The court of Justice for the Economic Community of West African States (ECOWAS) has fined the Togolese government for its Internet Shutdown of 2017.
The court declared the government’s action to shut down the Internet on September 5 to 10, and September 19 to 21, 2017, as illegal and an affront to its citizens right to freedom of expression. An act which it stated was a human rights violation.
The Togolese government has been kicking against dissent by imposing curfews and restricting access to the Internet in the country. A scenario that is common in most African countries.
This action has crippled businesses and hindered the activities of journalists, bloggers and the citizens in general. This has even led to annual losses of billions of dollars.
During the series of protests in 2017, over 200 protesters were reportedly arrested, and the excessive use of force by security operatives reportedly led to the death of 11 persons, some of which included children.
Last year, several civil rights organisations joined local civil societies in Togo to submit “friends of the court”, or amici curiae brief in the lawsuit against the Togolese government, after its Internet shutdown in 2017.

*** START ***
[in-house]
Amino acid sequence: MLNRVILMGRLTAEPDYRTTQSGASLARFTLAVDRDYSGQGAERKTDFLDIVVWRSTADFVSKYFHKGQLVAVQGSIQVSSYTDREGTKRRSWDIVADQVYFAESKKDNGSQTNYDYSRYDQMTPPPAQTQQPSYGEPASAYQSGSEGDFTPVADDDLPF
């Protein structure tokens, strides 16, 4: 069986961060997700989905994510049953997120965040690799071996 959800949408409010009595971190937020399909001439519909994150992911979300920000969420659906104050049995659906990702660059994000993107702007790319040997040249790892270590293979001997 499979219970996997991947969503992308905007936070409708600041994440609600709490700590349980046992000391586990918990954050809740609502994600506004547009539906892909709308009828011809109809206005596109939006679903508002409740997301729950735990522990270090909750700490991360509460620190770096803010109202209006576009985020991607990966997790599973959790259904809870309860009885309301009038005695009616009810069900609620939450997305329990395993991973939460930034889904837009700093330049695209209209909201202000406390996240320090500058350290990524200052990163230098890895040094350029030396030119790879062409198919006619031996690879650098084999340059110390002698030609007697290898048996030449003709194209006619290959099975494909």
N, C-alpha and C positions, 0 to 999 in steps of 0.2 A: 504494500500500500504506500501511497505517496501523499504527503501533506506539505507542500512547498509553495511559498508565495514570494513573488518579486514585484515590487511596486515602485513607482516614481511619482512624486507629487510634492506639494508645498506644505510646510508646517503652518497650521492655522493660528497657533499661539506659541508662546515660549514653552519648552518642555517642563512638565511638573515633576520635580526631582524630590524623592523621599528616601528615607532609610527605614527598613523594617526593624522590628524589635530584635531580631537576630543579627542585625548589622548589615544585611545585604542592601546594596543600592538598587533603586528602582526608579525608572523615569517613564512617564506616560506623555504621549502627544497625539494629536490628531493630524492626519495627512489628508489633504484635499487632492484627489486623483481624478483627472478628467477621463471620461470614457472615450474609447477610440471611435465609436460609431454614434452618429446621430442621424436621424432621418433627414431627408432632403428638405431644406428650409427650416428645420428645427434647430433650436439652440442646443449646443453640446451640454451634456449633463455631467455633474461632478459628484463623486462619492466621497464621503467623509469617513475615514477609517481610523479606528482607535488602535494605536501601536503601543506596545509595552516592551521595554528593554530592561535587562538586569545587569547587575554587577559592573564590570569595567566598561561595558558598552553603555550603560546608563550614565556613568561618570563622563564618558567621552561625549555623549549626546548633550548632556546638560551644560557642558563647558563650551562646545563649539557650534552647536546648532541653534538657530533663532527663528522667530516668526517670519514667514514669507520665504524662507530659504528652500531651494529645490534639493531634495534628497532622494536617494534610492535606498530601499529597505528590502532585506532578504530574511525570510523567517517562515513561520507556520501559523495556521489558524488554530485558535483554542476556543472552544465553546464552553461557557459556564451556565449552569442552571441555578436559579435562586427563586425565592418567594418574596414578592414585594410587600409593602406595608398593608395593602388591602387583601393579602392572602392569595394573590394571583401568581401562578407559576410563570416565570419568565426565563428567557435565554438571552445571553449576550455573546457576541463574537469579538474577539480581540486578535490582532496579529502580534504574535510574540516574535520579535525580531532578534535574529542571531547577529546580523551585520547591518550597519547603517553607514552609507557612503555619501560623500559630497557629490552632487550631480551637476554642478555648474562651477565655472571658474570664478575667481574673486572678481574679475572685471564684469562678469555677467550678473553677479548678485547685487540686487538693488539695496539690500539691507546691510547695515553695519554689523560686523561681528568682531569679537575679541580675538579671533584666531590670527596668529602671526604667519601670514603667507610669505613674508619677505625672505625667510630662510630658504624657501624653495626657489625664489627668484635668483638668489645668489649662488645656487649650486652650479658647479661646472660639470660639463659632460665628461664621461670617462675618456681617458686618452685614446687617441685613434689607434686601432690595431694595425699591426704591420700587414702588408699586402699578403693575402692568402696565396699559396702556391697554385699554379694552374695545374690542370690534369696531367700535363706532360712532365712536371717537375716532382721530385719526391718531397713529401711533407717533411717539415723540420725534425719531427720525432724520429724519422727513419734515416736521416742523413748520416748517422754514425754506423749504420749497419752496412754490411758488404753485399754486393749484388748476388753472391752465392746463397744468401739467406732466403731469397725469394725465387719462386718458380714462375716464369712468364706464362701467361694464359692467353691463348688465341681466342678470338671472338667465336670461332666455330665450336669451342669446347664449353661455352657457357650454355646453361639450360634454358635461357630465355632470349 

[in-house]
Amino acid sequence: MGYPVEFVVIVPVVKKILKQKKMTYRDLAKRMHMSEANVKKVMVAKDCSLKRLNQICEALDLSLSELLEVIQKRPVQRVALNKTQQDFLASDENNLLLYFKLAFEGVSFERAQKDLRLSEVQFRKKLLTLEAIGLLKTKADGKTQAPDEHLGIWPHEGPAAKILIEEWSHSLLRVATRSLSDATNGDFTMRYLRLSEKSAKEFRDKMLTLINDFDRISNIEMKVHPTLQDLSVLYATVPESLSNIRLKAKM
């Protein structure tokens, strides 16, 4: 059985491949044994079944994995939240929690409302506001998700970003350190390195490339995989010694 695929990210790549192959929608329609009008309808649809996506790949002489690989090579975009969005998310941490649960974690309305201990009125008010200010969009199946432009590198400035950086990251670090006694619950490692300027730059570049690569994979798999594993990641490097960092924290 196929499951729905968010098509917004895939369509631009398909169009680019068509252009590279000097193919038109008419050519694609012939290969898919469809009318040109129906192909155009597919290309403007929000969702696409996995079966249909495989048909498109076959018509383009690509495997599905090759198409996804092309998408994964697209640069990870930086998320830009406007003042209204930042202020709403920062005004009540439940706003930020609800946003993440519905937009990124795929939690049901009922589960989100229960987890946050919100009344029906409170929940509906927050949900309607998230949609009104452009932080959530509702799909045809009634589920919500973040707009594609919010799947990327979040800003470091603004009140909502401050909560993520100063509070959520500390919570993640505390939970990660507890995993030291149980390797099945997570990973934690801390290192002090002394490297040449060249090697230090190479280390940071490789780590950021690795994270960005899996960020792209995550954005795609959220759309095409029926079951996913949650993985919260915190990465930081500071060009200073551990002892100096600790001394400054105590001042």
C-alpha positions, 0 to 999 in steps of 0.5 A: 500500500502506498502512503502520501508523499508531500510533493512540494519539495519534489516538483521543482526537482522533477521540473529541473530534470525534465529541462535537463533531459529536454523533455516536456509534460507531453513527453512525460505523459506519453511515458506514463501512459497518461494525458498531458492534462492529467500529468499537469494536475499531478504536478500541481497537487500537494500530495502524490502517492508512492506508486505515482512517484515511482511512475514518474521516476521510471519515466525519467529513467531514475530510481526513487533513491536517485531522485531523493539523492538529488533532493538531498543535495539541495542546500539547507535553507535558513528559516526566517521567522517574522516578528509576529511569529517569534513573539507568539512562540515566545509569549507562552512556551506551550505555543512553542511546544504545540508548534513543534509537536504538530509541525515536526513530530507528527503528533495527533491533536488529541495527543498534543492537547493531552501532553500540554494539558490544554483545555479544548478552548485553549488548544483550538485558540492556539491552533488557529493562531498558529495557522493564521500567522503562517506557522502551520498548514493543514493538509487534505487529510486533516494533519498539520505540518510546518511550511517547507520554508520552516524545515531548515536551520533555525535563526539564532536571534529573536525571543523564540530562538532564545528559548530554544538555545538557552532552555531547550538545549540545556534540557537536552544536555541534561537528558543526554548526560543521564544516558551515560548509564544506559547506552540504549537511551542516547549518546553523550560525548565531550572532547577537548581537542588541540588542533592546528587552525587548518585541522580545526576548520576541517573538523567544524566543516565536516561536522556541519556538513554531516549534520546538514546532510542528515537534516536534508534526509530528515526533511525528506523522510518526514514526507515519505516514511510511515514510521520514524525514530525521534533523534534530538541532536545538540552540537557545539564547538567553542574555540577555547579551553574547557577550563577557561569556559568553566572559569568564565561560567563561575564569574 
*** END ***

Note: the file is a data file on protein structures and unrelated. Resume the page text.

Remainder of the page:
Some of these organisations include: Paradigm Initiative joined Access Now, Association for Progressive Communications (APC), ARTICLE 19, Collaboration on International ICT Policy in East and Southern Africa (CIPESA), the Committee to Protect Journalists (CPJ), Internet Freedom Foundation (IFF), the and NetBlocks Group.
In its ruling, the ECOWAS court ordered the Togolese government to pay the sum of CFA 2 million ($3400) to the plaintiff as compensation. In addition, the government is to take all necessary measures to guarantee the protection of rights to freedom of expression of the Togolese people.
Recently, the Burundi government shut down social media during its elections which it held despite the threat of the pandemic. Countries like The Republic of Benin, Egypt and Ethiopia are some of the more recent examples of digital rights violations in Africa.
For sub-Saharan Africa alone, the collective effect of the shutdown caused a loss of $2.1 billion in 2019, a consequence of businesses that were crippled by such restrictions.
With the recent ECOWAS court decision, it appears more legal action could be taken against other African governments, but it remains to be seen if fines and court orders will be effective enough to prevent occurrences of Internet shutdowns in the future.